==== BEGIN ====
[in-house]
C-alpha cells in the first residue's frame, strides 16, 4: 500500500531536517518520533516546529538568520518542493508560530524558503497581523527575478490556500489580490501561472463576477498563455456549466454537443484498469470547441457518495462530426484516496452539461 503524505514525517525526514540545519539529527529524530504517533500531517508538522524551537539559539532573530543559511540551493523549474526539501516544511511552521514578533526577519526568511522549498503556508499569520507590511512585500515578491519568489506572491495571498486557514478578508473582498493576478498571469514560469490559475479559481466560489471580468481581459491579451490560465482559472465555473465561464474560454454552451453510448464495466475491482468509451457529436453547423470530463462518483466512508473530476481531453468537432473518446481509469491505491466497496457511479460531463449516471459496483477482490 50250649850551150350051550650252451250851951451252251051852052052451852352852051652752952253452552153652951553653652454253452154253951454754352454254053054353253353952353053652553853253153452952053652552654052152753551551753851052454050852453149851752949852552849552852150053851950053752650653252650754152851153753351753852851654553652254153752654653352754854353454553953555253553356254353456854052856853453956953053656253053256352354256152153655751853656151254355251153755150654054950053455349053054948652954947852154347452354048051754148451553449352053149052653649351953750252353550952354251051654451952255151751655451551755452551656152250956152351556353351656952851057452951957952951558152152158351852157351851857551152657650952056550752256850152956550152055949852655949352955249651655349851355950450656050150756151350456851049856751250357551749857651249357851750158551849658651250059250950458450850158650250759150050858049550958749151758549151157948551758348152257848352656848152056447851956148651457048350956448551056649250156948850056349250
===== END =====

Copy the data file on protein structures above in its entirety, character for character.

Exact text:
[in-house]
C-alpha cells in the first residue's frame, strides 16, 4: 500500500531536517518520533516546529538568520518542493508560530524558503497581523527575478490556500489580490501561472463576477498563455456549466454537443484498469470547441457518495462530426484516496452539461 503524505514525517525526514540545519539529527529524530504517533500531517508538522524551537539559539532573530543559511540551493523549474526539501516544511511552521514578533526577519526568511522549498503556508499569520507590511512585500515578491519568489506572491495571498486557514478578508473582498493576478498571469514560469490559475479559481466560489471580468481581459491579451490560465482559472465555473465561464474560454454552451453510448464495466475491482468509451457529436453547423470530463462518483466512508473530476481531453468537432473518446481509469491505491466497496457511479460531463449516471459496483477482490 50250649850551150350051550650252451250851951451252251051852052052451852352852051652752952253452552153652951553653652454253452154253951454754352454254053054353253353952353053652553853253153452952053652552654052152753551551753851052454050852453149851752949852552849552852150053851950053752650653252650754152851153753351753852851654553652254153752654653352754854353454553953555253553356254353456854052856853453956953053656253053256352354256152153655751853656151254355251153755150654054950053455349053054948652954947852154347452354048051754148451553449352053149052653649351953750252353550952354251051654451952255151751655451551755452551656152250956152351556353351656952851057452951957952951558152152158351852157351851857551152657650952056550752256850152956550152055949852655949352955249651655349851355950450656050150756151350456851049856751250357551749857651249357851750158551849658651250059250950458450850158650250759150050858049550958749151758549151157948551758348152257848352656848152056447851956148651457048350956448551056649250156948850056349250